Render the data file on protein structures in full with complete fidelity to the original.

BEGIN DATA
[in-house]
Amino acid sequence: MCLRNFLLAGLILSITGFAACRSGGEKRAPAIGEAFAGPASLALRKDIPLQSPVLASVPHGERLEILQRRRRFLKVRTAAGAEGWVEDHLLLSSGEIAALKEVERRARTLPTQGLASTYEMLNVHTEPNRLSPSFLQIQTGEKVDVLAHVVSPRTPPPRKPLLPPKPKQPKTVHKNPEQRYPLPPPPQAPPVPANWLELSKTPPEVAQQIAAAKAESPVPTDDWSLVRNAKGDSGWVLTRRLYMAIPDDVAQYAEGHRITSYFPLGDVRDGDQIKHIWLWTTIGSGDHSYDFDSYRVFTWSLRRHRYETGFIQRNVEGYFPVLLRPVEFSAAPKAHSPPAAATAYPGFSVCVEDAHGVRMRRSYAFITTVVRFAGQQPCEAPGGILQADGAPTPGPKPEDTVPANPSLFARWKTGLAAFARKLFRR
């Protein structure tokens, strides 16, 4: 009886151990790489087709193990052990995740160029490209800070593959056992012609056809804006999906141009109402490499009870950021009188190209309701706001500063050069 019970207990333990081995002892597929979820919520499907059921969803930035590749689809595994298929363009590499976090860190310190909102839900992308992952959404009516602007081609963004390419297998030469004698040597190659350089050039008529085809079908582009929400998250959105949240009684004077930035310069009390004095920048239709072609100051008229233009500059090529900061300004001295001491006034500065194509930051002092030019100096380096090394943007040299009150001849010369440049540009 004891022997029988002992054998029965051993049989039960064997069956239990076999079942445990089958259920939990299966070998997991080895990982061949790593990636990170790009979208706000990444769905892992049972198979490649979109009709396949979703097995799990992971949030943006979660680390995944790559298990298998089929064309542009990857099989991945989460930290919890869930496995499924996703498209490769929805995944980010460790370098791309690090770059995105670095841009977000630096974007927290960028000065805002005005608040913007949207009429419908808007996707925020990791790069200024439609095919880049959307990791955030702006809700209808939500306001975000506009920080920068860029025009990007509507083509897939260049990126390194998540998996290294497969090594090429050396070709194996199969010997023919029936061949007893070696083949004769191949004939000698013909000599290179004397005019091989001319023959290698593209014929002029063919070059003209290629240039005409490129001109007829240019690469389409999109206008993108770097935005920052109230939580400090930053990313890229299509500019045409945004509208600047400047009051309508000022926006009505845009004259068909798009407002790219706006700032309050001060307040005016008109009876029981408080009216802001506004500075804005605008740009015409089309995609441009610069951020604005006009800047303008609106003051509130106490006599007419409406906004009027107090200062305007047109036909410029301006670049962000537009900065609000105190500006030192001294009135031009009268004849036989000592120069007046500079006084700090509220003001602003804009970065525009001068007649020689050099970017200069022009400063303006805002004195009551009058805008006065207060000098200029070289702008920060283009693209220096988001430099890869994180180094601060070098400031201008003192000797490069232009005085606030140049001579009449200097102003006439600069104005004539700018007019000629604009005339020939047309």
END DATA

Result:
[in-house]
Amino acid sequence: MCLRNFLLAGLILSITGFAACRSGGEKRAPAIGEAFAGPASLALRKDIPLQSPVLASVPHGERLEILQRRRRFLKVRTAAGAEGWVEDHLLLSSGEIAALKEVERRARTLPTQGLASTYEMLNVHTEPNRLSPSFLQIQTGEKVDVLAHVVSPRTPPPRKPLLPPKPKQPKTVHKNPEQRYPLPPPPQAPPVPANWLELSKTPPEVAQQIAAAKAESPVPTDDWSLVRNAKGDSGWVLTRRLYMAIPDDVAQYAEGHRITSYFPLGDVRDGDQIKHIWLWTTIGSGDHSYDFDSYRVFTWSLRRHRYETGFIQRNVEGYFPVLLRPVEFSAAPKAHSPPAAATAYPGFSVCVEDAHGVRMRRSYAFITTVVRFAGQQPCEAPGGILQADGAPTPGPKPEDTVPANPSLFARWKTGLAAFARKLFRR
């Protein structure tokens, strides 16, 4: 009886151990790489087709193990052990995740160029490209800070593959056992012609056809804006999906141009109402490499009870950021009188190209309701706001500063050069 019970207990333990081995002892597929979820919520499907059921969803930035590749689809595994298929363009590499976090860190310190909102839900992308992952959404009516602007081609963004390419297998030469004698040597190659350089050039008529085809079908582009929400998250959105949240009684004077930035310069009390004095920048239709072609100051008229233009500059090529900061300004001295001491006034500065194509930051002092030019100096380096090394943007040299009150001849010369440049540009 004891022997029988002992054998029965051993049989039960064997069956239990076999079942445990089958259920939990299966070998997991080895990982061949790593990636990170790009979208706000990444769905892992049972198979490649979109009709396949979703097995799990992971949030943006979660680390995944790559298990298998089929064309542009990857099989991945989460930290919890869930496995499924996703498209490769929805995944980010460790370098791309690090770059995105670095841009977000630096974007927290960028000065805002005005608040913007949207009429419908808007996707925020990791790069200024439609095919880049959307990791955030702006809700209808939500306001975000506009920080920068860029025009990007509507083509897939260049990126390194998540998996290294497969090594090429050396070709194996199969010997023919029936061949007893070696083949004769191949004939000698013909000599290179004397005019091989001319023959290698593209014929002029063919070059003209290629240039005409490129001109007829240019690469389409999109206008993108770097935005920052109230939580400090930053990313890229299509500019045409945004509208600047400047009051309508000022926006009505845009004259068909798009407002790219706006700032309050001060307040005016008109009876029981408080009216802001506004500075804005605008740009015409089309995609441009610069951020604005006009800047303008609106003051509130106490006599007419409406906004009027107090200062305007047109036909410029301006670049962000537009900065609000105190500006030192001294009135031009009268004849036989000592120069007046500079006084700090509220003001602003804009970065525009001068007649020689050099970017200069022009400063303006805002004195009551009058805008006065207060000098200029070289702008920060283009693209220096988001430099890869994180180094601060070098400031201008003192000797490069232009005085606030140049001579009449200097102003006439600069104005004539700018007019000629604009005339020939047309």